Statement |

138th WHO EB - Addressing the global shortages of medicines, and the safety and accessibility of chidren’s medication

138th WHO EB - Addressing the global shortages of medicines, and the safety and accessibility of children’s medication. - Agenda Item 10.5

Speaker: Rohit Malpani

The availability of essential medicines on pharmacy shelves is fundamental for an effective primary health care system. When there are shortages and stock-outs of medicines, patients walk away empty handed, forced to buy medicines at higher prices from the private sector, or simply to go without the medicine they need. Reliable data on shortages and stock-outs are lacking and their impact on the health of individual patients and on broader public health is not well documented.

The major causes of shortages and stock-outs include production difficulties, such as issues with quality or an insufficient number of producers due to inadequate markets or intellectual property barriers, or decisions by companies to discontinue production. International and national procurement and supply chain challenges including weak forecasting, poor distribution and other inefficiencies in the supply chain are also causes.

MSF welcomes the Secretariat’s Report, but notes its scope should be broadened to include patented medicines whose shortages can be caused by monopolies, as well as all essential medicines, vaccines and diagnostics.. The Report should also be broadened to include the impact on patients and public health.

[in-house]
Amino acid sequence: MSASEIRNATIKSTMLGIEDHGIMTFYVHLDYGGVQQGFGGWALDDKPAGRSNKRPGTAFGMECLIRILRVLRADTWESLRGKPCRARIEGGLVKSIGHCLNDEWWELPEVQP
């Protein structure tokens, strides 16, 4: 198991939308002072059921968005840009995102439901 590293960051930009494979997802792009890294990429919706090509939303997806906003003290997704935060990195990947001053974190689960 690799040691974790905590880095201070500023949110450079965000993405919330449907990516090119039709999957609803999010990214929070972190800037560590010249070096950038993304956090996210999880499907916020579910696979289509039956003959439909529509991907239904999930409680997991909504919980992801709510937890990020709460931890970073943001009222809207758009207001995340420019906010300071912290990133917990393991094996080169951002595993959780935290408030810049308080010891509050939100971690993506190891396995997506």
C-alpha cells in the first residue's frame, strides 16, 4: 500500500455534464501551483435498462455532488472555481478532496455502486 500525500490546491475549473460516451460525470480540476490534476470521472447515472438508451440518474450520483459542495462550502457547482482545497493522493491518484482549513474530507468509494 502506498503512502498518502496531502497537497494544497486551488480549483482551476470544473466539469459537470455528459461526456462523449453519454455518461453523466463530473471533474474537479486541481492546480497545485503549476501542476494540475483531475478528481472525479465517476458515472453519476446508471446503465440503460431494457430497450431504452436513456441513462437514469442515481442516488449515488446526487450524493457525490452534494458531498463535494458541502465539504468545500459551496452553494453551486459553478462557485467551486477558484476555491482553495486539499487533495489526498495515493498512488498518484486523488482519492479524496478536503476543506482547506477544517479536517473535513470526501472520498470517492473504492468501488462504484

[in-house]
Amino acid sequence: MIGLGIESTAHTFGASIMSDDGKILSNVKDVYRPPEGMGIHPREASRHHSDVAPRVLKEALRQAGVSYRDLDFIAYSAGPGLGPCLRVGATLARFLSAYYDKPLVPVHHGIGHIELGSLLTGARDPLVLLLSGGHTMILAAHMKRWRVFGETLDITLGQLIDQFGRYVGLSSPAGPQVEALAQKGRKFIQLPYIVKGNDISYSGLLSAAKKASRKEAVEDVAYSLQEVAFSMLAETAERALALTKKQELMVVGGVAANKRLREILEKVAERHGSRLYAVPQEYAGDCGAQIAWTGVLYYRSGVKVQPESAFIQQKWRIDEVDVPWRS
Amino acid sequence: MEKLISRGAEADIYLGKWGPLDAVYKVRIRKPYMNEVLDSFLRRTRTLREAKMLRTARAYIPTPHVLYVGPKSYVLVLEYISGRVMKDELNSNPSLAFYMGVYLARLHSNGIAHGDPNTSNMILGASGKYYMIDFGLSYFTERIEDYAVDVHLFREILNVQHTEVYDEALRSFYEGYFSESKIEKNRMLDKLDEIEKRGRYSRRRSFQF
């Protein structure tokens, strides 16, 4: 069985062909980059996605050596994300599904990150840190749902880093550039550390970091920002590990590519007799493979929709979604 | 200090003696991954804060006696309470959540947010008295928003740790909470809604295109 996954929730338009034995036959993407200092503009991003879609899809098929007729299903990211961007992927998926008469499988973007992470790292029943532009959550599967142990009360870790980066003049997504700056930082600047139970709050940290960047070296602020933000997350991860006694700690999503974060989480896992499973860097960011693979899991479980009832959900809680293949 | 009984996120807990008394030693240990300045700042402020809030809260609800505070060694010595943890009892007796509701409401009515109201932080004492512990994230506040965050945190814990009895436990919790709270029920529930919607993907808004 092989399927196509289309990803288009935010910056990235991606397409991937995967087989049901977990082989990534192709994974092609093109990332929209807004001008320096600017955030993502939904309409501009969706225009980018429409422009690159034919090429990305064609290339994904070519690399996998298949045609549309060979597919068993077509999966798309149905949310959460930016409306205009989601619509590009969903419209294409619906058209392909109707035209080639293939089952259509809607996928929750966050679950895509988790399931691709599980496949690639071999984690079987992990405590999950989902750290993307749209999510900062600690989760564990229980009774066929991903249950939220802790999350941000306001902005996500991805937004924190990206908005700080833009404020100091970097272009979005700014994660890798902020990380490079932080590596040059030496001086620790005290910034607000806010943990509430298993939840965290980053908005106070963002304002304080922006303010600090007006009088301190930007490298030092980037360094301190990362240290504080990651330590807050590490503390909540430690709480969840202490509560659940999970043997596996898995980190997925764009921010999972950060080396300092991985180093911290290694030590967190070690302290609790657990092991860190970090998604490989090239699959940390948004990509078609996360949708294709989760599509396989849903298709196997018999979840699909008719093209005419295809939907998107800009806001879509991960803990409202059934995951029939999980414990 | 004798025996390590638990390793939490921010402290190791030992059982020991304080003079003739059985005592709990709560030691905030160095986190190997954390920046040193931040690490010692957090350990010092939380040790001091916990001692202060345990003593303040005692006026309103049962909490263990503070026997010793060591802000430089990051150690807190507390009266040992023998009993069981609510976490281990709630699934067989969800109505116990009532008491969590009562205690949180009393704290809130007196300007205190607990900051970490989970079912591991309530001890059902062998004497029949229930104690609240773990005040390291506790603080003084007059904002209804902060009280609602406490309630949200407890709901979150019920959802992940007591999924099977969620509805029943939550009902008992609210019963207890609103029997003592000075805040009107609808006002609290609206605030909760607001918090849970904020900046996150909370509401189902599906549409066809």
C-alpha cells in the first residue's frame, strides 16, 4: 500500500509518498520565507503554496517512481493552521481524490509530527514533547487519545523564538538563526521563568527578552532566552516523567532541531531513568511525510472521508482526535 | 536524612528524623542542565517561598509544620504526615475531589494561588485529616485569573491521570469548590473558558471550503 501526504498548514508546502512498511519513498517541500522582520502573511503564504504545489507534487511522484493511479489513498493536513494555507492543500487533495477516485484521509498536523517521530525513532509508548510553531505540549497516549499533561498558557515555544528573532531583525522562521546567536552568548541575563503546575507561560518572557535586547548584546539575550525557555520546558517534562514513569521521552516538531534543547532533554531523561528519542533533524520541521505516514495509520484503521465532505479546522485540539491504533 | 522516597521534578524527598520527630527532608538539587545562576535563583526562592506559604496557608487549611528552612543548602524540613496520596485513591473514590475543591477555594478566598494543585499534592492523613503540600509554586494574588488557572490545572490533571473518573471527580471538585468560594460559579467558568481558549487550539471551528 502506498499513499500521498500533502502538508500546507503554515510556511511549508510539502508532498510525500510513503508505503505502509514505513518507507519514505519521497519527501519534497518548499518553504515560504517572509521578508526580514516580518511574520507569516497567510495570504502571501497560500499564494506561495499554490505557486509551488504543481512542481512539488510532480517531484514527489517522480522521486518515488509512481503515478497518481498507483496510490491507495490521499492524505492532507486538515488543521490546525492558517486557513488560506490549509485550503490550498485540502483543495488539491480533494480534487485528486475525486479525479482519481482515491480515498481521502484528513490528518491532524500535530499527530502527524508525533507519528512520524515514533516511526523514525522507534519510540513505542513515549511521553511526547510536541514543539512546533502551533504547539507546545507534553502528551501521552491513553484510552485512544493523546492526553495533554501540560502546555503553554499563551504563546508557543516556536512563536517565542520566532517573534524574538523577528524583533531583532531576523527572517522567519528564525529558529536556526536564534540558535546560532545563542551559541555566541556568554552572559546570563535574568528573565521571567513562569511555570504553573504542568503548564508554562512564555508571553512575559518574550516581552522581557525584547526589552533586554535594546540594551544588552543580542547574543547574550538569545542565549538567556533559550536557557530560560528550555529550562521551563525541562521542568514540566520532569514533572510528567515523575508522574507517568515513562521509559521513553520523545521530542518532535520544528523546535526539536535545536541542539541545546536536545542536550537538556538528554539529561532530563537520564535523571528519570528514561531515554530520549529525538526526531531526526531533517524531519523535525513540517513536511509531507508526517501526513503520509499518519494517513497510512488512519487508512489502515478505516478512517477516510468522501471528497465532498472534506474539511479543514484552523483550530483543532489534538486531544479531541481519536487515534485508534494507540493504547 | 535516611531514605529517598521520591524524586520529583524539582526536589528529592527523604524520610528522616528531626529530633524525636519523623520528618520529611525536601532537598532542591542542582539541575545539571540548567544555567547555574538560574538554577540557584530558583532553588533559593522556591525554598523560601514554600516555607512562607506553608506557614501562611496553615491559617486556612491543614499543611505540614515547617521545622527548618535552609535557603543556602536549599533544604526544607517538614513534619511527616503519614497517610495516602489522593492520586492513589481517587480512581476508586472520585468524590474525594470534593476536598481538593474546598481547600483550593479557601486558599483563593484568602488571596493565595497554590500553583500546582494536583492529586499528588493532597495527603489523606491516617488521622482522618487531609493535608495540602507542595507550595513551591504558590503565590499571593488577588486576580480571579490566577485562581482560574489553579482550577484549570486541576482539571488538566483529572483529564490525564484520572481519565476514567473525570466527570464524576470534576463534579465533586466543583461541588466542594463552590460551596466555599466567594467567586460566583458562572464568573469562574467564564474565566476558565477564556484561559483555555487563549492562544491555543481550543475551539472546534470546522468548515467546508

MSF agrees there should be a global database of critical medicines shortages, with an early warning mechanism, and a plan for rapid response including emergency stockpiles for at-risk medicines. Using reliable forecasting, the global demand for medicines should be coordinated with global production plans to ensure multiple suppliers can access relevant markets.  Pharmaceutical companies should immediately report production issues or decisions affecting their ability or willingness to supply.  

At the national level, patients and health workers should play a role in monitoring and reporting stock-outs, and increased attention should be given to addressing countries’ supply chain inefficiencies and last mile delivery.  Governments should use all intellectual property flexibilities to take action that can alleviate shortages.